Laura Oldfield Ford

David Hancock writes about ‘Unstable Ground’ Artist Laura Oldfield Ford and her relationship with the Urban Environment. 

The Halifax born and London based artist, Laura Oldfield Ford, incorporates Debord’s Dérive into her own artistic practice. Ford, who during her youth led a particularly nomadic existence, moving from squat to squat across the many boroughs of London, uses the Dérive to re-examine both her own personal history of a specific place, alongside its own the socio-political history. Mixing politics, psychology, popular culture, and her own diaristic ramblings, Ford creates a unique history of the urban environment.

Walking around a specific neighbourhood, she creates a spontaneous prose, later adding historical fact, word of mouth recollections, or appropriated newspaper reports. The text appears disjointed, shifting between sources and author, weaving a timeline of the specified borough. In his introductory essay to Savage Messiah (2011), a compendium of Ford’s London fanzines, Mark Fisher discusses “the perspective Ford adopts, the voices she speaks in – and which speak through her – are those of the officially defeated: the punks, squatters, ravers, football hooligans and militants” (Fisher, 2011, p.5). Ford’s voice, however, is that of experience. Once a participant in several subcultures and hybrid overspills, she meanders through 80s punk, squatter cultures, and the 1980s/1990s rave scene, in one instance recalling the vivid events of the Poll Tax Riots, in another fighting NF skins and a ruined lace dress covered in blood.

Biro on Paper, 2014.
Bridge. Biro on Paper, 2014.

In assembling an issue of her fanzine, Ford will wander a borough, finding the lost, undiscovered, or forgotten places, dormant and derelict. This urban decay provides a backdrop to her autobiography of place. These experiences have coloured her life, and also her work – though the fanzines maybe printed in black and white, the original biro drawings are overworked with graffiti in lurid florescent hues. The relentless commentary provides a clear indication of the author’s legitimacy. Ford’s recalls “drifting through a London haunted by traces and remnants of rave, anarcho-punk scenes and hybrid subcultures at a time when all these incongruous urban regeneration schemes were happening” (Fisher, 2011, p.7).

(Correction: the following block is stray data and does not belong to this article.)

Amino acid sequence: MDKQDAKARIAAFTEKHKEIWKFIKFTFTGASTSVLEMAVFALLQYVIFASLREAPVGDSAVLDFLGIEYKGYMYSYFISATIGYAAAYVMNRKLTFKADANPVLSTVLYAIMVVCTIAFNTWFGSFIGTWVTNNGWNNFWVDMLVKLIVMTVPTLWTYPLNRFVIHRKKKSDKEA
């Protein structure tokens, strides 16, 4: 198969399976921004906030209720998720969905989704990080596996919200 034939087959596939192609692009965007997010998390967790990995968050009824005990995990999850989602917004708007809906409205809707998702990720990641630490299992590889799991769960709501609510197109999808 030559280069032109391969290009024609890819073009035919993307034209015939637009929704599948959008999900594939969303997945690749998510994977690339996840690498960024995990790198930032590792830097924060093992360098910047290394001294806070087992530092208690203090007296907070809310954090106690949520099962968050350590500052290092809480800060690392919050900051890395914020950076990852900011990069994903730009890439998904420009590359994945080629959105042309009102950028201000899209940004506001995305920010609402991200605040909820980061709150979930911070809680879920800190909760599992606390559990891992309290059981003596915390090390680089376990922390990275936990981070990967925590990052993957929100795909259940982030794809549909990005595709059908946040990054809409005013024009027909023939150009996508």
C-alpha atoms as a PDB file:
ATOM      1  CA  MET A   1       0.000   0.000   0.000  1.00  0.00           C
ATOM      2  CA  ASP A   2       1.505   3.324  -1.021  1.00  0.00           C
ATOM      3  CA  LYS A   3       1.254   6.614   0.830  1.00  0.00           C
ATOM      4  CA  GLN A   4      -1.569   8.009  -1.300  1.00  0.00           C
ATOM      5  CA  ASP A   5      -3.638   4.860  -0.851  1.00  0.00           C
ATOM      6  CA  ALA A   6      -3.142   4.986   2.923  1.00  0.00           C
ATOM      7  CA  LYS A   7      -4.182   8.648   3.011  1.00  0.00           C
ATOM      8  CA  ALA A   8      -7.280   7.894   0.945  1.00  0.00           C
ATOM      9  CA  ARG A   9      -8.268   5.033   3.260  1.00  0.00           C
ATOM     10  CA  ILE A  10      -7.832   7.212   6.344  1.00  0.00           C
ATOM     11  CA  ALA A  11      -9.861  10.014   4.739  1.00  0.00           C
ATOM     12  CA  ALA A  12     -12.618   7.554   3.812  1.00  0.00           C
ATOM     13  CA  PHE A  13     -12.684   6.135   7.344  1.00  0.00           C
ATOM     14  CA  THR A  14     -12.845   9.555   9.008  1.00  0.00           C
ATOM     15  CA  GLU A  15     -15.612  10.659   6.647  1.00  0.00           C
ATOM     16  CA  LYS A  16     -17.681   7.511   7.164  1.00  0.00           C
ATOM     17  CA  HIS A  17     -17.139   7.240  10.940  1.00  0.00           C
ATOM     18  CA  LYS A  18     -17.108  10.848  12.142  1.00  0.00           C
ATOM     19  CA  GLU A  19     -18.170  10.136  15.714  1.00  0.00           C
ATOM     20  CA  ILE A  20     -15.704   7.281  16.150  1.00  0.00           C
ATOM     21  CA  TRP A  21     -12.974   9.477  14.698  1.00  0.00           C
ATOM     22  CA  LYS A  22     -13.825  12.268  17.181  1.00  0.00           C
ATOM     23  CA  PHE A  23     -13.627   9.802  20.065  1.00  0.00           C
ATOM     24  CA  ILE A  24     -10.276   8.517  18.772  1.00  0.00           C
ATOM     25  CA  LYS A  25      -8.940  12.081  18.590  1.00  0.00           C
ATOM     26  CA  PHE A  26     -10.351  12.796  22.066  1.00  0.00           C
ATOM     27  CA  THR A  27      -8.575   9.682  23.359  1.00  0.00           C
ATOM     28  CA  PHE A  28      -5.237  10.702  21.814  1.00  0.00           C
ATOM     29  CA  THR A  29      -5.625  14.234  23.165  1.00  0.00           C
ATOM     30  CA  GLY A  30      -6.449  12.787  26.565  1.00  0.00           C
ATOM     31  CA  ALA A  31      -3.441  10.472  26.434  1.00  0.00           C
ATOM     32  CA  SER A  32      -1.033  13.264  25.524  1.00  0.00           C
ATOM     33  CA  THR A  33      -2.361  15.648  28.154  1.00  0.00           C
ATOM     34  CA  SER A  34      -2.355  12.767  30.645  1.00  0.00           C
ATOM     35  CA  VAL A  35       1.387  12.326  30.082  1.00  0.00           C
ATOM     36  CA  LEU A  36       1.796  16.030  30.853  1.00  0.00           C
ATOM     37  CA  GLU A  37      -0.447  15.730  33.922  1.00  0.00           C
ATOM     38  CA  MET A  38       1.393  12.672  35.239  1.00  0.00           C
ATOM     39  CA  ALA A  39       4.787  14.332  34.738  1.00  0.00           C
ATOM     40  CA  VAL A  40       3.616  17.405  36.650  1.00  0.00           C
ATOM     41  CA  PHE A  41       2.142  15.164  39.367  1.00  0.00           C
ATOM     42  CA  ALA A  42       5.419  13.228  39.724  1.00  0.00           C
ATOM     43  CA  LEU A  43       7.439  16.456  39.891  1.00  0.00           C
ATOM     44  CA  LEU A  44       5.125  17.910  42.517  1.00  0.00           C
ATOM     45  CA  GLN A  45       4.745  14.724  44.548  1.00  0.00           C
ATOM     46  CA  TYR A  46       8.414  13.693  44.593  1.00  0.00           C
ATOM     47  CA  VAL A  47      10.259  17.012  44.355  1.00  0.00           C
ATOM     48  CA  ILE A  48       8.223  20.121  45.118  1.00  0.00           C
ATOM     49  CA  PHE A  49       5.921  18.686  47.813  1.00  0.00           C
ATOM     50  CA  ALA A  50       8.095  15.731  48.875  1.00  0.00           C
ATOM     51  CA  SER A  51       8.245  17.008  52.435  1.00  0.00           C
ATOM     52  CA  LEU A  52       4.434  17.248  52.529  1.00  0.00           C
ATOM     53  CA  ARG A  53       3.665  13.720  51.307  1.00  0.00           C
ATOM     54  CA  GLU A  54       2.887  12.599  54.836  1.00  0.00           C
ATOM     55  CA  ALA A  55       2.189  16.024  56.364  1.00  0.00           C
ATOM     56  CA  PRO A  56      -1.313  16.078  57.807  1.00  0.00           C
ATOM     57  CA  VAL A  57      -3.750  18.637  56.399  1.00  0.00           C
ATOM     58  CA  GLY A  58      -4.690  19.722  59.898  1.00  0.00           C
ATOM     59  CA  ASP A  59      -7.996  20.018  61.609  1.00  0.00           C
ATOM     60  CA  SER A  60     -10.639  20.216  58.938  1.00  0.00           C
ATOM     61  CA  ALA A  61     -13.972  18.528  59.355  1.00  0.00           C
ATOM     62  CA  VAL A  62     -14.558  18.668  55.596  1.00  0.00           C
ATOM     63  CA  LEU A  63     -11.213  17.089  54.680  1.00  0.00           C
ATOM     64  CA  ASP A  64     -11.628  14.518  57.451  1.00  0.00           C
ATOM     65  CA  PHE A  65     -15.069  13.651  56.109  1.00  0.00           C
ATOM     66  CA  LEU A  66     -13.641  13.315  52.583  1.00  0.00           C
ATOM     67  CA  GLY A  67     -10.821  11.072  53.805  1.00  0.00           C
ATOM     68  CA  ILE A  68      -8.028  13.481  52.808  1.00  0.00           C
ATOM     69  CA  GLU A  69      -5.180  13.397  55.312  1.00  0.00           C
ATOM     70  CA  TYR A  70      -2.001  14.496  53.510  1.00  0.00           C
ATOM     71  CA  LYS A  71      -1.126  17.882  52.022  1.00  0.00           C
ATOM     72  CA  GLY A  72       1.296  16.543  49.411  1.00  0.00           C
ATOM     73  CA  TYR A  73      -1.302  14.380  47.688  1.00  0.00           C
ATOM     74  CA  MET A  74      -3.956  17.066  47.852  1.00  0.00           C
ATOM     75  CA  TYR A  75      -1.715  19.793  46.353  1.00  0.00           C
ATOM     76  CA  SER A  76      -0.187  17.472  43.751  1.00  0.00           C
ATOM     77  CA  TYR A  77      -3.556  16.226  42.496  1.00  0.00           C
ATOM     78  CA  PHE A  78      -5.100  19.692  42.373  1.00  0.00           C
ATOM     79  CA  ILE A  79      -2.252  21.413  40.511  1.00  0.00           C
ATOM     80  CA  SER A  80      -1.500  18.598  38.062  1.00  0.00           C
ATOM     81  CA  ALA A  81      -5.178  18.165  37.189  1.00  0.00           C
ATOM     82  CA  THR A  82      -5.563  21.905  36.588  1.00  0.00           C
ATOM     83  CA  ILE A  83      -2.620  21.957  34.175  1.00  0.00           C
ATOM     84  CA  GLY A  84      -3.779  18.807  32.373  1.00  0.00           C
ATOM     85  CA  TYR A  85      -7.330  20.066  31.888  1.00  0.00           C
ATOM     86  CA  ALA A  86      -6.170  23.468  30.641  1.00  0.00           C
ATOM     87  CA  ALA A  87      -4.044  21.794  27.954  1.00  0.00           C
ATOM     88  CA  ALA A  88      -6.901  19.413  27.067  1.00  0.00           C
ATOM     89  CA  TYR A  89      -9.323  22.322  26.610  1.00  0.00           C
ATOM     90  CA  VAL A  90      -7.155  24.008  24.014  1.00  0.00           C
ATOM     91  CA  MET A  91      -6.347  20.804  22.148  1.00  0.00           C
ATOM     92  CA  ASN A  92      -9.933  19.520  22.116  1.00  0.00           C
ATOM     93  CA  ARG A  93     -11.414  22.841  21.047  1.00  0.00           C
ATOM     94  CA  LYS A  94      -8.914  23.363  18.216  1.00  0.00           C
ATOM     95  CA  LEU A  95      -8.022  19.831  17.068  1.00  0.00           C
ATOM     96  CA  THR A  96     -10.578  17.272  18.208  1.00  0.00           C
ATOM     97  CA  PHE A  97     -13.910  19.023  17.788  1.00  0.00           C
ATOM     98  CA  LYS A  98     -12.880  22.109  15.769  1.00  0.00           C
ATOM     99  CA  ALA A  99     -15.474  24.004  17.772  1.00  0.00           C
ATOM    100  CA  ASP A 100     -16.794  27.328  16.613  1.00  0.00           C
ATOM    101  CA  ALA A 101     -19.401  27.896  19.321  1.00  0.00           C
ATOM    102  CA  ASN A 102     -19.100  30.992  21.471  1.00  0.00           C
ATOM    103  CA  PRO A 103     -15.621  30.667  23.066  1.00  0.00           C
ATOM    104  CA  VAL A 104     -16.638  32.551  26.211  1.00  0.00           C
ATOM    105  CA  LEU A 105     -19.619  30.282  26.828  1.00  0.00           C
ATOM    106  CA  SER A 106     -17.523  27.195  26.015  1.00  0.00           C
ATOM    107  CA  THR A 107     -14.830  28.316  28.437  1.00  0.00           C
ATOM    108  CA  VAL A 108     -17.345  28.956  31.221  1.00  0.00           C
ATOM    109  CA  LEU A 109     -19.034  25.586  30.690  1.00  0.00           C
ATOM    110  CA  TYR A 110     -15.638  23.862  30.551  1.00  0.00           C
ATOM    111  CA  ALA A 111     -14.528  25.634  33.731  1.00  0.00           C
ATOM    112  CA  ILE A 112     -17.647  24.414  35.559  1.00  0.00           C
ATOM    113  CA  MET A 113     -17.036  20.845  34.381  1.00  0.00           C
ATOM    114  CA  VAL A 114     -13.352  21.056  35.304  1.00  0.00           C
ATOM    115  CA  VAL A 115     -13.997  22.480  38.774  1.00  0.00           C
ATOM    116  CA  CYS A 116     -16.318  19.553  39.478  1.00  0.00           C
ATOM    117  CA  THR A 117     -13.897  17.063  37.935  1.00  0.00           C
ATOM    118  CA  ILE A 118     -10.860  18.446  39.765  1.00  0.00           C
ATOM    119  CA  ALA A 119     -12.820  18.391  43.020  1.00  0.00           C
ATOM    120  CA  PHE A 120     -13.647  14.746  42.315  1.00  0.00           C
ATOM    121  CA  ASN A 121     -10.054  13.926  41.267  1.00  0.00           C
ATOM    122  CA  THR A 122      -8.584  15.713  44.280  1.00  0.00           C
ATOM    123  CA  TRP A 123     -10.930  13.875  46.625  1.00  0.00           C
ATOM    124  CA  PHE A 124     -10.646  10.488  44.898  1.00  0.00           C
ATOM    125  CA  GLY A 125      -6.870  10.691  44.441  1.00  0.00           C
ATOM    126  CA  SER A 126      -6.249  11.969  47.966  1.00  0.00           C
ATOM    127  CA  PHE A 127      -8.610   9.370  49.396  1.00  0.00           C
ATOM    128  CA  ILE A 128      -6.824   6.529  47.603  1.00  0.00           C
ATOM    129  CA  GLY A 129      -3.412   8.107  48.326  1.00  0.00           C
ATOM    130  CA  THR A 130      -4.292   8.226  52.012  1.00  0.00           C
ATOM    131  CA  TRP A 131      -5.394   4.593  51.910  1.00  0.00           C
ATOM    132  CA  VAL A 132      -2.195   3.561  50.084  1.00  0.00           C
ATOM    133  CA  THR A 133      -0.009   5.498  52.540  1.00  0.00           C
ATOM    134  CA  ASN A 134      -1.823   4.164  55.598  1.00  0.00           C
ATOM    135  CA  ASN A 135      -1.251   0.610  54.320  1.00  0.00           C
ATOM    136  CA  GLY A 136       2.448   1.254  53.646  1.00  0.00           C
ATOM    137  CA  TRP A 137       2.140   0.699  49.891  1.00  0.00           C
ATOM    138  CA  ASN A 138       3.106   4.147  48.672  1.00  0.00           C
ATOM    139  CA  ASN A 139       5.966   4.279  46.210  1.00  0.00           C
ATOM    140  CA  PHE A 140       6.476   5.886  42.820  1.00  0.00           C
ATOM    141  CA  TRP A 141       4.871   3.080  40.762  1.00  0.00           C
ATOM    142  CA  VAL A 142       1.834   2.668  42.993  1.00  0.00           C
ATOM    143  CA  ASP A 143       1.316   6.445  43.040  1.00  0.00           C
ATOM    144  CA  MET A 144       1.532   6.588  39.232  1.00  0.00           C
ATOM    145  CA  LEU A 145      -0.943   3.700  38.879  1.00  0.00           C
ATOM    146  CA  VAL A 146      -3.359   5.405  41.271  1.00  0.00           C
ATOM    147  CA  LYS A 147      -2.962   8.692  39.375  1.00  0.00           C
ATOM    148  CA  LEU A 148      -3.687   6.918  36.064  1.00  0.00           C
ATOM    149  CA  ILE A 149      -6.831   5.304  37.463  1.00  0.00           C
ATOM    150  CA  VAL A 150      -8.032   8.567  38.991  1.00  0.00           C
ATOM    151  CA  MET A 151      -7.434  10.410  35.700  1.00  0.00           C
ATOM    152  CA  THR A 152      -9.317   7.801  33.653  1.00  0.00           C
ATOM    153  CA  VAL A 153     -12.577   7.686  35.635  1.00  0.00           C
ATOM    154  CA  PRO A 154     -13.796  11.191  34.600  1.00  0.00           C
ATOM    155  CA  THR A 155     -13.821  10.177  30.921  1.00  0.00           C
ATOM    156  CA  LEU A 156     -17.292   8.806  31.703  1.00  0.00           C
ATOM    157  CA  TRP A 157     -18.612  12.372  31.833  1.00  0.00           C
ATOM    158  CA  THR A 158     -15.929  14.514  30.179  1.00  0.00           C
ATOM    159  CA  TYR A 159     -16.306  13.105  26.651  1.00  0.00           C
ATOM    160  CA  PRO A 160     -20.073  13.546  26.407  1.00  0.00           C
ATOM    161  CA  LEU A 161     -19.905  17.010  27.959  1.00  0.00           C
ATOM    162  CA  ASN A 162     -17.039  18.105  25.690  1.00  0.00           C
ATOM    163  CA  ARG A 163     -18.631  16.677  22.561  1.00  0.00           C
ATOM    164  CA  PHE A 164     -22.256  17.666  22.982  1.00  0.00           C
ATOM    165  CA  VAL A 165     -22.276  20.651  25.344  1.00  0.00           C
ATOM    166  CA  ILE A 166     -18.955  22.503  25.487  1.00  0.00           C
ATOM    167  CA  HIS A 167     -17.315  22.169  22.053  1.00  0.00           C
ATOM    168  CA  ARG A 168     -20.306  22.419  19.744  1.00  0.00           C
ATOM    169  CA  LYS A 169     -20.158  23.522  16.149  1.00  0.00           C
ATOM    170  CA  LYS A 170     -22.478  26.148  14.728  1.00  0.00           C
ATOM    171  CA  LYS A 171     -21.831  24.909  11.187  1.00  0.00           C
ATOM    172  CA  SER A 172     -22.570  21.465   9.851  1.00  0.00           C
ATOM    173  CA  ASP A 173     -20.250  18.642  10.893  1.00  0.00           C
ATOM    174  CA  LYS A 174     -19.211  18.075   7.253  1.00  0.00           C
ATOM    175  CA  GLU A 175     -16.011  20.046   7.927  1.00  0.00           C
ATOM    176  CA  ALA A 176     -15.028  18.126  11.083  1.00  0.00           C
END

In essence, Ford is recording these soon to be lost places. Places that mark “the aftermath of an era, where residues and traces of euphoric moments haunt a melancholy landscape” (Fisher, 2011, p.7). What Ford does is tie these lost subcultures to their place, marking them alongside her own history in her fanzine, Savage Messiah, and placing it on record. Ford concedes that London is a “conquered city; it belongs to the enemy. The translucent edifices of Starbucks and Costa Coffee line these shimmering promenades” (Fisher, 2011, p.6). Ford’s London is in the midst of a massive regeneration for the London 2012 Olympics, where to “resist neoliberal modernisation… you consign yourself to the past” (Fisher, 2011, p.6). Yet, through Savage Messiah, London is rediscovered as a site for drift and daydream (Fisher, 2011, p.9).

Ford seems to yearn for a romanticised view of the city, a view imbued with nostalgia. Quoting Jon Savage in England’s Dreaming, his seminal biography of punk, London is described as a city still recovering from the Second World War in the late seventies, he speaks of a “bombed-out city, full of chasms, caverns, spaces that could be temporarily occupied and squatted” (Fisher, 2011, p.8). This situation was clearly still in evidence in the early nineties, as Ford conjures “liminal zones where the free party rave scene once illuminated the bleak swathes of marshland and industrial estates” (Fisher, 2011, p.15). There is a clear sense of nostalgia evidenced in Ford’s work, but not a sentimentalised view, Ford looks to “Walter Benjamin’s thesis on history, about shards of messianic time hidden in the built environment waiting to be realised. Modernist architects were trying to build a better world, the construction of these buildings was an oppositional act” (Berry-Slater & Iles, 2009)

In littering her work with these brutalist structures of social housing, Ford hopes to reactivate modernism’s progressive nature of looking forward to an idealised utopia adhering to the Corbusian theory of space, light, and order, which has become lost in our present climate of mock housing design. The nostalgia in Ford’s work is about creating historical documents, marking places and their people before they disappear. She returns to these sites haunted by their subcultural history and records them for posterity.

Written by David Hancock, 2014. 


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